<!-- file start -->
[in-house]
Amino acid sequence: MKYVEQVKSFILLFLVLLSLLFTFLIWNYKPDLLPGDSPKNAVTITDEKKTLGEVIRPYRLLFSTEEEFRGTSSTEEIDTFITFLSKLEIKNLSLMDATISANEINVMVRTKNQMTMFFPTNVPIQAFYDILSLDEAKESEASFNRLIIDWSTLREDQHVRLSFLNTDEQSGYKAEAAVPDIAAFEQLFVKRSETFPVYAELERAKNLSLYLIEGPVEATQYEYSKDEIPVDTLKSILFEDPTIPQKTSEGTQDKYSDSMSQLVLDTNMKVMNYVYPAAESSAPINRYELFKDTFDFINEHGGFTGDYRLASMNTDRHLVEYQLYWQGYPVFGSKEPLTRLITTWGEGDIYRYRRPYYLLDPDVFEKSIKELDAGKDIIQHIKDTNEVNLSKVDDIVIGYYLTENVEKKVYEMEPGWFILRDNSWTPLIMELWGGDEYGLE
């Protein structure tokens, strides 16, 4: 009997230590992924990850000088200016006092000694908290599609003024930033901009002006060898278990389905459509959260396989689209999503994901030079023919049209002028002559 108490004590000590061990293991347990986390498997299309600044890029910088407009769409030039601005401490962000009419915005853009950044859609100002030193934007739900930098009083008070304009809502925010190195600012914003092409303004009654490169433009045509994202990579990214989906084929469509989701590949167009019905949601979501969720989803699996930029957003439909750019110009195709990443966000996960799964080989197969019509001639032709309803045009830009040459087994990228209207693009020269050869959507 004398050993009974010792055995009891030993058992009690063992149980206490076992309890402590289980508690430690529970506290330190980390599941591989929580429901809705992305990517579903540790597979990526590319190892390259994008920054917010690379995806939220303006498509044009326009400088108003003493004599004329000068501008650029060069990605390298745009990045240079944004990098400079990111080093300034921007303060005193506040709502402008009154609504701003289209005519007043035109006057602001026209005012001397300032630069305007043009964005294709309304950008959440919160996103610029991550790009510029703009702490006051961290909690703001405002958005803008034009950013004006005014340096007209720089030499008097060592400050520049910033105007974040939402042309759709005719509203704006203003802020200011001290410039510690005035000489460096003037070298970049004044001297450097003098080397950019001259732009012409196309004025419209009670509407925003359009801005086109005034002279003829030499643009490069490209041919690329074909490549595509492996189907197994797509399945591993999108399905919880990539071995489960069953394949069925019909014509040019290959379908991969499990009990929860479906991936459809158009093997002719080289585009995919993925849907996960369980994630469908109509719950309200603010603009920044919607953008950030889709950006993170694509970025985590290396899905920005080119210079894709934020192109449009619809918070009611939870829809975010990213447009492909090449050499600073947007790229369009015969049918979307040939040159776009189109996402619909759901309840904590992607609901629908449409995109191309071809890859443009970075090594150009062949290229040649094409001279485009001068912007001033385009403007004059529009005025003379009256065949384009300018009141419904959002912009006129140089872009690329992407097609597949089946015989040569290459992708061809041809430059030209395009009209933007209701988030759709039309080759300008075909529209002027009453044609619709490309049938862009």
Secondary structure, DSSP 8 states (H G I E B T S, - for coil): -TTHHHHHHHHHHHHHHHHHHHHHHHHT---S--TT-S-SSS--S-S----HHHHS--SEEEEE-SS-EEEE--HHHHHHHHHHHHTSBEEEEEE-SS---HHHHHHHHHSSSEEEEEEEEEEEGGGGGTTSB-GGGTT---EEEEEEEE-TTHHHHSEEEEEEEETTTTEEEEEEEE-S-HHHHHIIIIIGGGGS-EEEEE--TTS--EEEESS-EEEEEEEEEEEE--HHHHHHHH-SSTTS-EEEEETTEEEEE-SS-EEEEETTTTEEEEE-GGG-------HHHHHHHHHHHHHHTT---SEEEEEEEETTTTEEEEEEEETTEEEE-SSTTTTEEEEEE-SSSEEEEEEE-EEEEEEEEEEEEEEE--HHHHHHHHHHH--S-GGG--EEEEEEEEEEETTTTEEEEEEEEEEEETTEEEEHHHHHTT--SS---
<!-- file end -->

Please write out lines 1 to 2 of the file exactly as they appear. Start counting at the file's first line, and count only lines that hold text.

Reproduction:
[in-house]
Amino acid sequence: MKYVEQVKSFILLFLVLLSLLFTFLIWNYKPDLLPGDSPKNAVTITDEKKTLGEVIRPYRLLFSTEEEFRGTSSTEEIDTFITFLSKLEIKNLSLMDATISANEINVMVRTKNQMTMFFPTNVPIQAFYDILSLDEAKESEASFNRLIIDWSTLREDQHVRLSFLNTDEQSGYKAEAAVPDIAAFEQLFVKRSETFPVYAELERAKNLSLYLIEGPVEATQYEYSKDEIPVDTLKSILFEDPTIPQKTSEGTQDKYSDSMSQLVLDTNMKVMNYVYPAAESSAPINRYELFKDTFDFINEHGGFTGDYRLASMNTDRHLVEYQLYWQGYPVFGSKEPLTRLITTWGEGDIYRYRRPYYLLDPDVFEKSIKELDAGKDIIQHIKDTNEVNLSKVDDIVIGYYLTENVEKKVYEMEPGWFILRDNSWTPLIMELWGGDEYGLE